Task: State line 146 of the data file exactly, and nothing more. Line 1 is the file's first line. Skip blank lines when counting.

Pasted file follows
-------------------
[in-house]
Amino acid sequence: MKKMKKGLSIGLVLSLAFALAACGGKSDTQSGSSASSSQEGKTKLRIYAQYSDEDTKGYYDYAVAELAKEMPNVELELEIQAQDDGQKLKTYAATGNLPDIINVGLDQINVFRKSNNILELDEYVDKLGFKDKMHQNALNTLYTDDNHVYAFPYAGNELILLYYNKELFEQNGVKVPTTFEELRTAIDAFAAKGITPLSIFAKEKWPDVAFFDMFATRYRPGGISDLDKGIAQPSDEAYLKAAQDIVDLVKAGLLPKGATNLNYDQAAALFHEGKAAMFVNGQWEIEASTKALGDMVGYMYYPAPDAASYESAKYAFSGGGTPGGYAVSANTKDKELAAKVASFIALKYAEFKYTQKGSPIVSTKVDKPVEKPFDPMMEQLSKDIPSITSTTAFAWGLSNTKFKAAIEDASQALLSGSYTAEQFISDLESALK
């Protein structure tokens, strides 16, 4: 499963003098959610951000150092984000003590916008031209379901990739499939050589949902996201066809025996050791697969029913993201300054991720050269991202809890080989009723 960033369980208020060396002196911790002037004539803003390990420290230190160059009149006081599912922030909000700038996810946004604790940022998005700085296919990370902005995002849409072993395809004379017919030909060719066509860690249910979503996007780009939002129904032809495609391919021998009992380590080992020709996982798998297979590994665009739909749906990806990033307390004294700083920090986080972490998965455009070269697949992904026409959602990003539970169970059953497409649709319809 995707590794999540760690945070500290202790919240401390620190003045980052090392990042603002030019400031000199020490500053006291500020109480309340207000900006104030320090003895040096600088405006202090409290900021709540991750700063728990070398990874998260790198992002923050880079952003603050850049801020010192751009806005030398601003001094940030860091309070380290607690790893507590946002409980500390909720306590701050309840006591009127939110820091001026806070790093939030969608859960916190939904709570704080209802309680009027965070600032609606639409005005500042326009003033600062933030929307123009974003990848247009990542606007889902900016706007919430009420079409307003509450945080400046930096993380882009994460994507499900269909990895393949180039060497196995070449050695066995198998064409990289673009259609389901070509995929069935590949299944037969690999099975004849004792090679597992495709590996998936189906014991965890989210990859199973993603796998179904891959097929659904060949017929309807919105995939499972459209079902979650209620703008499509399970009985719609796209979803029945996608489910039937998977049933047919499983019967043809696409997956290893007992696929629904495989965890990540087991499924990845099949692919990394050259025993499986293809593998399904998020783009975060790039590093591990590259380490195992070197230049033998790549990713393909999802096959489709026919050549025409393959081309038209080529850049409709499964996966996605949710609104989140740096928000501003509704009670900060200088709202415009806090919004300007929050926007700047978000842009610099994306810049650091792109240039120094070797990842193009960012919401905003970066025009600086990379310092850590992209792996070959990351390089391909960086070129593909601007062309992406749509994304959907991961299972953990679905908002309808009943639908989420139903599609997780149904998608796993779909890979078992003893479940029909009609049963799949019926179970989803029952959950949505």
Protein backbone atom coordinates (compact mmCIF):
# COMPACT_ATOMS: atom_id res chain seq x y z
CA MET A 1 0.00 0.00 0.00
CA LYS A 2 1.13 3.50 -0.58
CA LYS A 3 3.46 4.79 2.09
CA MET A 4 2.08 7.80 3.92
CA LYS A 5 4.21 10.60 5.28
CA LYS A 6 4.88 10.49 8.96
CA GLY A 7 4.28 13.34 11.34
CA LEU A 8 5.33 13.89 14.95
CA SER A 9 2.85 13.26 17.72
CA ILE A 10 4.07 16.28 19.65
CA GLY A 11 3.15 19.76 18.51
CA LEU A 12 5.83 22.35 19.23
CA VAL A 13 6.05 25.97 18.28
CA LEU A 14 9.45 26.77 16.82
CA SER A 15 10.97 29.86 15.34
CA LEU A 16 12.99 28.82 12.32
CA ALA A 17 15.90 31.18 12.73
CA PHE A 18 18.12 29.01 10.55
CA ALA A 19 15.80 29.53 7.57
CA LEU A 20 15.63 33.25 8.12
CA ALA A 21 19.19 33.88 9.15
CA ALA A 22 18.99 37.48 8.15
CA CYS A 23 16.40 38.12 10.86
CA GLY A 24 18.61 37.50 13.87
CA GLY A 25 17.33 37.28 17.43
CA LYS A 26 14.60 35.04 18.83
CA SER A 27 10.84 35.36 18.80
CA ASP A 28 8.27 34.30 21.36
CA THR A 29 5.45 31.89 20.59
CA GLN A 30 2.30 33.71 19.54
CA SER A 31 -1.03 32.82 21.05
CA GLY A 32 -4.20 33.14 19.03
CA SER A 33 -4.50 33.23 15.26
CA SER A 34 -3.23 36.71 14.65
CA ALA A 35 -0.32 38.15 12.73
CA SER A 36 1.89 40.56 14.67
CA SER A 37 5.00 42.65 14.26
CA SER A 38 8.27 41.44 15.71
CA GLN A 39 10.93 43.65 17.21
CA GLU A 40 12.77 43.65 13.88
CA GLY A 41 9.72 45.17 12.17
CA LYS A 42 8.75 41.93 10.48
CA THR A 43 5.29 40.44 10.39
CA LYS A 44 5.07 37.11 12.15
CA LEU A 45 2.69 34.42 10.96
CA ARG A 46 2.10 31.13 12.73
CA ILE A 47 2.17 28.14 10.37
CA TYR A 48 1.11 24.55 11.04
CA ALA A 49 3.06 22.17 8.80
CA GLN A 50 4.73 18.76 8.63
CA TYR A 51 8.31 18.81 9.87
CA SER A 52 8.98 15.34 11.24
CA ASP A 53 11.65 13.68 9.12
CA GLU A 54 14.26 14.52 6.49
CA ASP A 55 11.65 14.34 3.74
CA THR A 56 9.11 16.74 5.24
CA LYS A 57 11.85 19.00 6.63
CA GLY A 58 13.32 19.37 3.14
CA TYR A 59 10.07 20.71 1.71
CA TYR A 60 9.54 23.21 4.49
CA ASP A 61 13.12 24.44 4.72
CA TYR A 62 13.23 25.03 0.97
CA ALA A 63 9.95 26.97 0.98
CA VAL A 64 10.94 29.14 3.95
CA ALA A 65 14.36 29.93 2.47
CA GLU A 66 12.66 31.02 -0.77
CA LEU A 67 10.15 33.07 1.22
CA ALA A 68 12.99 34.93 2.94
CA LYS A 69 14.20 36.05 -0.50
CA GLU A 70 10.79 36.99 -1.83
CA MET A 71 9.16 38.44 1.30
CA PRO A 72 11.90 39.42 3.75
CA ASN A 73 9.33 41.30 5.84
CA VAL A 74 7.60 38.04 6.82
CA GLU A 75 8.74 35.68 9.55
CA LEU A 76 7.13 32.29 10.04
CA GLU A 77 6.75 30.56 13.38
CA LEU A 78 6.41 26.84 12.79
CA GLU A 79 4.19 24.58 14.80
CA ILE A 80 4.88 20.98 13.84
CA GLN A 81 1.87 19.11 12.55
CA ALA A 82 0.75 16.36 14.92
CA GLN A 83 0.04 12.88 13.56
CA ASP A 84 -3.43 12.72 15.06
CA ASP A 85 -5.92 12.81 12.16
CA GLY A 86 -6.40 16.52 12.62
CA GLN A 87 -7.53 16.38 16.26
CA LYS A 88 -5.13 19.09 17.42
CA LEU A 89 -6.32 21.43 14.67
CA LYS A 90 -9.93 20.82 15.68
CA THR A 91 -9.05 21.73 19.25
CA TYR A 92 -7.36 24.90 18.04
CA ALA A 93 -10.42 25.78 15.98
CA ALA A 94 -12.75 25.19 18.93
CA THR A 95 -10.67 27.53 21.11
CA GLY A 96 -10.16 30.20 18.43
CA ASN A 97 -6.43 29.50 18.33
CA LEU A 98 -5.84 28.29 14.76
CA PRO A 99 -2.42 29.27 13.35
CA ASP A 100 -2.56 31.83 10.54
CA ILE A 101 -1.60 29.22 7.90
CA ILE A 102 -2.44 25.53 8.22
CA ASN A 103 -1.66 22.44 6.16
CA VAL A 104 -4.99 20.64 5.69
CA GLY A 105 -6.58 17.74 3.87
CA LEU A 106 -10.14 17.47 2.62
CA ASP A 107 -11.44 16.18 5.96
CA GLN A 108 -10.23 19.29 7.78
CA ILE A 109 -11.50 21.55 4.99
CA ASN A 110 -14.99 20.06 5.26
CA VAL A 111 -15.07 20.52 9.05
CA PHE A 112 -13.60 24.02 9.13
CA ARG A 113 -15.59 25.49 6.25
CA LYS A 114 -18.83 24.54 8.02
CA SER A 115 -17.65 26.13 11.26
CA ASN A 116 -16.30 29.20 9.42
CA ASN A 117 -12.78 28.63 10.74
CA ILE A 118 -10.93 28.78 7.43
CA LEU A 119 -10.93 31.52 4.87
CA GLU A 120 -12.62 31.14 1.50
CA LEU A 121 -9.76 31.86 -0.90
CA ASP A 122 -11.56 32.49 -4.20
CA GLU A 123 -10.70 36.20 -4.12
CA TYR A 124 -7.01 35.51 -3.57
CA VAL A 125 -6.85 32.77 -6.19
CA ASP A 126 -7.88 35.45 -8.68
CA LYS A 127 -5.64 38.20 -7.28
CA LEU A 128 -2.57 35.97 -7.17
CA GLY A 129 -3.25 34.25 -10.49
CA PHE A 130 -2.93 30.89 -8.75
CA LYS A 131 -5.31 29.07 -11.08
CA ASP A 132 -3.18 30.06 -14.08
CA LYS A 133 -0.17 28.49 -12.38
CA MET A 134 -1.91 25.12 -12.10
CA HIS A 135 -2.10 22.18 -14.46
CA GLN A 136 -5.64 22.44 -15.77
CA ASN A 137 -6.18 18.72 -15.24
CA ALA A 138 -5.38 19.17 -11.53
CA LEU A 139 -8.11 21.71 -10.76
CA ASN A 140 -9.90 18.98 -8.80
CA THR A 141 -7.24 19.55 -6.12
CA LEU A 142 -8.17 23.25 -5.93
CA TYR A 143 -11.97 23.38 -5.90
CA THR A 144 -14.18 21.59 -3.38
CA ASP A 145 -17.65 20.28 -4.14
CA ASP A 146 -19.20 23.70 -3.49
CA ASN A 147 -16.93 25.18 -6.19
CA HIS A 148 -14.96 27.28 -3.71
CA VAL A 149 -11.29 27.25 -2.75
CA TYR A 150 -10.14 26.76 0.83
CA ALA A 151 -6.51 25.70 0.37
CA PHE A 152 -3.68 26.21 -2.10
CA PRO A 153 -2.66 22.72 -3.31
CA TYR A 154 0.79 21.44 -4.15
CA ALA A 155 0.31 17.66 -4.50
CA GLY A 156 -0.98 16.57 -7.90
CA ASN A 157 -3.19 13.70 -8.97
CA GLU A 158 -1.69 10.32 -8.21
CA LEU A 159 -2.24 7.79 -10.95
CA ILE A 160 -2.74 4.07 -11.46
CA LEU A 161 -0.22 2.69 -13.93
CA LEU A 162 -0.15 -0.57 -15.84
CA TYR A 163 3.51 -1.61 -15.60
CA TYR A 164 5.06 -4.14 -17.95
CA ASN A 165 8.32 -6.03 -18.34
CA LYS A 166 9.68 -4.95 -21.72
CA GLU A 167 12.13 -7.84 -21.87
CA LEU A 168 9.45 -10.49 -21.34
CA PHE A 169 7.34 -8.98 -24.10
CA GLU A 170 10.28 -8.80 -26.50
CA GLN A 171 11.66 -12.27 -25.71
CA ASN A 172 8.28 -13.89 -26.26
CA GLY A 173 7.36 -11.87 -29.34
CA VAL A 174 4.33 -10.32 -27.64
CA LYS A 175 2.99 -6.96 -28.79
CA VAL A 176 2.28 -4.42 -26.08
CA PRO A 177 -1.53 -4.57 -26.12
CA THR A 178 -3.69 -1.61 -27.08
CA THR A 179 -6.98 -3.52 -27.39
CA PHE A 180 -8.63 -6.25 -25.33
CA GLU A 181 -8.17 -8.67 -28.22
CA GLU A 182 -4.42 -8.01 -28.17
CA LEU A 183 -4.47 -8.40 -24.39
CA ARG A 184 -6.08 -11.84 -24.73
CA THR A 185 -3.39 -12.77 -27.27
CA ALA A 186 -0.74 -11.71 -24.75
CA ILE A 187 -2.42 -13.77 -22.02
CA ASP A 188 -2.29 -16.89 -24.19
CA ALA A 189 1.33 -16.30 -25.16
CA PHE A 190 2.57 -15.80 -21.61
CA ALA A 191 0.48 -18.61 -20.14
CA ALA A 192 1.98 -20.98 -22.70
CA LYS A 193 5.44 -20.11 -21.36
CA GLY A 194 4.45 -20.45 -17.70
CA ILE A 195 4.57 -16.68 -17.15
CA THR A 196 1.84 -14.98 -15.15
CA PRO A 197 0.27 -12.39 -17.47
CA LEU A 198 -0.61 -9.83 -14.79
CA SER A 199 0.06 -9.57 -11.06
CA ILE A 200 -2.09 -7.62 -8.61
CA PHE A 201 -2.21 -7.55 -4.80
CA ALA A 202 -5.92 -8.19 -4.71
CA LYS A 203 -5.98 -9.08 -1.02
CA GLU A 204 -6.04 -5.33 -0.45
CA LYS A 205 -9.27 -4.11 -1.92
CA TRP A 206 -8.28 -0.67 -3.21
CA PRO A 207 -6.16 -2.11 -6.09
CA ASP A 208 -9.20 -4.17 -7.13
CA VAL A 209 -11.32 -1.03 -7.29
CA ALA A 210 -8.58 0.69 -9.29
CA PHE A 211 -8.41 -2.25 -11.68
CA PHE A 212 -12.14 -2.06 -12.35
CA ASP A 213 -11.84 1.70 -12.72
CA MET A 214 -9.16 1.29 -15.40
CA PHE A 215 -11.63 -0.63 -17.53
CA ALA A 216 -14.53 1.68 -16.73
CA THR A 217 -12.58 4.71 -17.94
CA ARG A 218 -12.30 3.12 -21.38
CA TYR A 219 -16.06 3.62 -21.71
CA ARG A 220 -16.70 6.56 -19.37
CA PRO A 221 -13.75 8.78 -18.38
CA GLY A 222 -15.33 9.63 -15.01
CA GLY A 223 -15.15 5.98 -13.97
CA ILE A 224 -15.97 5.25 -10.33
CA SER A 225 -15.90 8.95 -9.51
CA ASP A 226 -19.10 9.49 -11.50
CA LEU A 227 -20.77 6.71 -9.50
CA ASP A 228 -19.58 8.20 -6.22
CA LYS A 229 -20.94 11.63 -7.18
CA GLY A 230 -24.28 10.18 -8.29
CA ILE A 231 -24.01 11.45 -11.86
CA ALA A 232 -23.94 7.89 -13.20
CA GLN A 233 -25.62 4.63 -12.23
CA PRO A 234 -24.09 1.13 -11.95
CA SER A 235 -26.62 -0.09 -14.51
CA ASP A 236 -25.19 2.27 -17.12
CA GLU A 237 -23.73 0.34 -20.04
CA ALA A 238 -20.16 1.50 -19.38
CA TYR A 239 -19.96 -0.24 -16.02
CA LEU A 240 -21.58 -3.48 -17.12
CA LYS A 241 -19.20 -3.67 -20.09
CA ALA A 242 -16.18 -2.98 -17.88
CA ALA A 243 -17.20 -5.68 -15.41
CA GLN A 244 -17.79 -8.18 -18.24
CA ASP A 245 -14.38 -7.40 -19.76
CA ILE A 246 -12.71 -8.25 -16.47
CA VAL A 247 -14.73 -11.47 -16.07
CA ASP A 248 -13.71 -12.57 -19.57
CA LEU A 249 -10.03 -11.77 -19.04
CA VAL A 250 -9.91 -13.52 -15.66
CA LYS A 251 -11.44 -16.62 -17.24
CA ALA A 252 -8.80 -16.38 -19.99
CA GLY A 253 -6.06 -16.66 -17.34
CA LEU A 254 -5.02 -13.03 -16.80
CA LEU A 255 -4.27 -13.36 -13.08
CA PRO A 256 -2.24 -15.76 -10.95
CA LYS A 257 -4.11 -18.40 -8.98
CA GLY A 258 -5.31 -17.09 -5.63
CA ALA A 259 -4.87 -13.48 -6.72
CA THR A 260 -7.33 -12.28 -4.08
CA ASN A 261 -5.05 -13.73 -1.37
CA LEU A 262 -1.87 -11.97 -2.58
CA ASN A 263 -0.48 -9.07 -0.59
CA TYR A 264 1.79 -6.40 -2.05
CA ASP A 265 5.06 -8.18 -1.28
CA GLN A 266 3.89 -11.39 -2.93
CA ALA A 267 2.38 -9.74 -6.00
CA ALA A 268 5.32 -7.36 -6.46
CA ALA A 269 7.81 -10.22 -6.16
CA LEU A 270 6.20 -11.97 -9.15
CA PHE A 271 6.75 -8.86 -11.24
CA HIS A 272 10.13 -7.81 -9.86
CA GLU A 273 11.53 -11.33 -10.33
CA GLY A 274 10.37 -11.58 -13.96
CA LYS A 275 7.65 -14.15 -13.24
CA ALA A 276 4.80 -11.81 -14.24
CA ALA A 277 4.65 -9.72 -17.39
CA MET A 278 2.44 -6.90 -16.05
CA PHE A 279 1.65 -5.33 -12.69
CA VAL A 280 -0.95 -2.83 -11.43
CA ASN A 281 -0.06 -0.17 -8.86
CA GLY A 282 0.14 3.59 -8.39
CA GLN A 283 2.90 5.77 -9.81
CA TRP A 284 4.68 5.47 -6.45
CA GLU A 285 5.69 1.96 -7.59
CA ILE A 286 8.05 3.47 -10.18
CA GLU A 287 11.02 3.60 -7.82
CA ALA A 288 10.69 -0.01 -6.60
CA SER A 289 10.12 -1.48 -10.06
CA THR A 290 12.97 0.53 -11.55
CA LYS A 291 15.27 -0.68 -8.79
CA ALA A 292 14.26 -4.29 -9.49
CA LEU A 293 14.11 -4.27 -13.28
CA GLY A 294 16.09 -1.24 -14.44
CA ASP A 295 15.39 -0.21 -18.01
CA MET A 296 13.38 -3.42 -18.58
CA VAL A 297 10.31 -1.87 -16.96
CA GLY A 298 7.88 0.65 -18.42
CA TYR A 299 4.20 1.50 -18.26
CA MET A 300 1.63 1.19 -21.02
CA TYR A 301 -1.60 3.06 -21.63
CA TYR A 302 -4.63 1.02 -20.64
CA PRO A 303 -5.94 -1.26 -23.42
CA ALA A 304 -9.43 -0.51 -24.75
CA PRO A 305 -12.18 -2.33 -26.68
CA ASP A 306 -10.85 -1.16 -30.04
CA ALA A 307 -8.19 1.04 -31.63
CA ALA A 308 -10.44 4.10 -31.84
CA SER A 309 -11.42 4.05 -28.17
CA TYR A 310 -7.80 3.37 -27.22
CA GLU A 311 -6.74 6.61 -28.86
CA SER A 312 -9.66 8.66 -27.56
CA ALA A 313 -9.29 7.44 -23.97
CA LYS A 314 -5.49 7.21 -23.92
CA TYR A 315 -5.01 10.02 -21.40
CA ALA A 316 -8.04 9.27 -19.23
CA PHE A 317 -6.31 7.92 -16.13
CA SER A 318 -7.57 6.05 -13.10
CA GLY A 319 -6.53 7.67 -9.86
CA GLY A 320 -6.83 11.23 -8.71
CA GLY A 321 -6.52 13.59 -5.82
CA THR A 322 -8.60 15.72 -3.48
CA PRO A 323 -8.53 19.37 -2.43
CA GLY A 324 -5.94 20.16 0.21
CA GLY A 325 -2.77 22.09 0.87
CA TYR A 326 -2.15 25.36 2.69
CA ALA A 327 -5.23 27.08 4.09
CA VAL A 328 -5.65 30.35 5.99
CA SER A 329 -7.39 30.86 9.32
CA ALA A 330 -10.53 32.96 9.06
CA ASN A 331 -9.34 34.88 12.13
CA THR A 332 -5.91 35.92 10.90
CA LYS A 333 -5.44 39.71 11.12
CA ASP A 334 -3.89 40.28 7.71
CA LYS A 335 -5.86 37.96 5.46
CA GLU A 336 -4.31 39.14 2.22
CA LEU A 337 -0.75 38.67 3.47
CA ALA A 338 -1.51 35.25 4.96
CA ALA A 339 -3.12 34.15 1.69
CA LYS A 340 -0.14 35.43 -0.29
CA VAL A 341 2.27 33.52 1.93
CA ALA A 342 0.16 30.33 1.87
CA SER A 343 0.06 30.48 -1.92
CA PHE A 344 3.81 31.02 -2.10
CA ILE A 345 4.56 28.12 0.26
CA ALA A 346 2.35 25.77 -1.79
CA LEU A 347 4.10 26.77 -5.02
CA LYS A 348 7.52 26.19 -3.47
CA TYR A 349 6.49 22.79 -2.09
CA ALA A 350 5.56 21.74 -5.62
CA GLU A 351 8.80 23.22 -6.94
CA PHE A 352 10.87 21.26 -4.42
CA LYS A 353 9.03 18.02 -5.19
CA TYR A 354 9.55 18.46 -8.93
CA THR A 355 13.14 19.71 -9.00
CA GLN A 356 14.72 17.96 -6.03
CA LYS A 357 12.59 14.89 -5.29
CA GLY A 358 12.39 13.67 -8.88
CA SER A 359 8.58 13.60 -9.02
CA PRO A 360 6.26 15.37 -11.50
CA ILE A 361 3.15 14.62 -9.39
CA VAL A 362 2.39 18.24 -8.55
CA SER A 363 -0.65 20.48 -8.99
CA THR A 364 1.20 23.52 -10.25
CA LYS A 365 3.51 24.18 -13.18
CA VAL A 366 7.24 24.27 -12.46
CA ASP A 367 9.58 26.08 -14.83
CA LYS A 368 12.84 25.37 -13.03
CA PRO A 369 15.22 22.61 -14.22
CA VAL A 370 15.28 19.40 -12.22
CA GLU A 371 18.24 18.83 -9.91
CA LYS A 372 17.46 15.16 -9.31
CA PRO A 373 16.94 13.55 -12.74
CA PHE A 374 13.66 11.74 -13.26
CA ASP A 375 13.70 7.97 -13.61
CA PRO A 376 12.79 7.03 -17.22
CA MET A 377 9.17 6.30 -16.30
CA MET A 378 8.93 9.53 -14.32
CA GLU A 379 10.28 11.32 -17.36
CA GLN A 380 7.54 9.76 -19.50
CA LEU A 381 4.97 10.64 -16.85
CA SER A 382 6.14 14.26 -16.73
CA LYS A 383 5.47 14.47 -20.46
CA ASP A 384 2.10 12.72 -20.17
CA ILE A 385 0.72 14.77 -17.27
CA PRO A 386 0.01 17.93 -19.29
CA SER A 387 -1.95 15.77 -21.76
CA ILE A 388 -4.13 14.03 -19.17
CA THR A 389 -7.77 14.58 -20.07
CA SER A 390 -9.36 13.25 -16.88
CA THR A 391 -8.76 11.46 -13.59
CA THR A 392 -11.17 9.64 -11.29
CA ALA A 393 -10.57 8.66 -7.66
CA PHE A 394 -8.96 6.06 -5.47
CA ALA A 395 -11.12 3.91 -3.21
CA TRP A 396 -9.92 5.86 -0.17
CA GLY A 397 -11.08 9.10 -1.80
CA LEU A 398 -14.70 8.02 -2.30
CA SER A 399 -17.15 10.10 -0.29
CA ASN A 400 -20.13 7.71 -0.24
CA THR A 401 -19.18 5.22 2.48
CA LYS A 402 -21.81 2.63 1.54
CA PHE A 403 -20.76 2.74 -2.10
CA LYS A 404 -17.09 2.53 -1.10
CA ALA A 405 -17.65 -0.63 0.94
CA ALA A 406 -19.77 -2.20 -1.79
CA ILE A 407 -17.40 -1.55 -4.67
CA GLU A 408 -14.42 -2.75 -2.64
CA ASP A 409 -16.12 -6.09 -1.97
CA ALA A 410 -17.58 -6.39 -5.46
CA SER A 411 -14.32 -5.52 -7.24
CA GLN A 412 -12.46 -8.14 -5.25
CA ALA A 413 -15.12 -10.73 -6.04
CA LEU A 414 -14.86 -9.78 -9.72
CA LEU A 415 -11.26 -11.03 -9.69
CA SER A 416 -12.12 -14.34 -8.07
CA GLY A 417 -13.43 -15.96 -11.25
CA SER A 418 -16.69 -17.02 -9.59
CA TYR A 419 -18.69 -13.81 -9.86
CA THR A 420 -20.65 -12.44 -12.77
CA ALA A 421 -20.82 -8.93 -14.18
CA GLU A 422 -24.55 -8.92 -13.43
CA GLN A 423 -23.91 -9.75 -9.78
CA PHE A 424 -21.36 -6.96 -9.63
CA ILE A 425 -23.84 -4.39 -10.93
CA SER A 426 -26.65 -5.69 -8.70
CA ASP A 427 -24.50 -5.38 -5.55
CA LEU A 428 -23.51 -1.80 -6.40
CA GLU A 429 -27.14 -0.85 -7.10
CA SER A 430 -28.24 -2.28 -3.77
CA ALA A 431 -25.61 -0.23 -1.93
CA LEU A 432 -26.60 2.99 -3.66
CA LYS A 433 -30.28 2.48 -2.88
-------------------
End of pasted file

CA THR A 141 -7.24 19.55 -6.12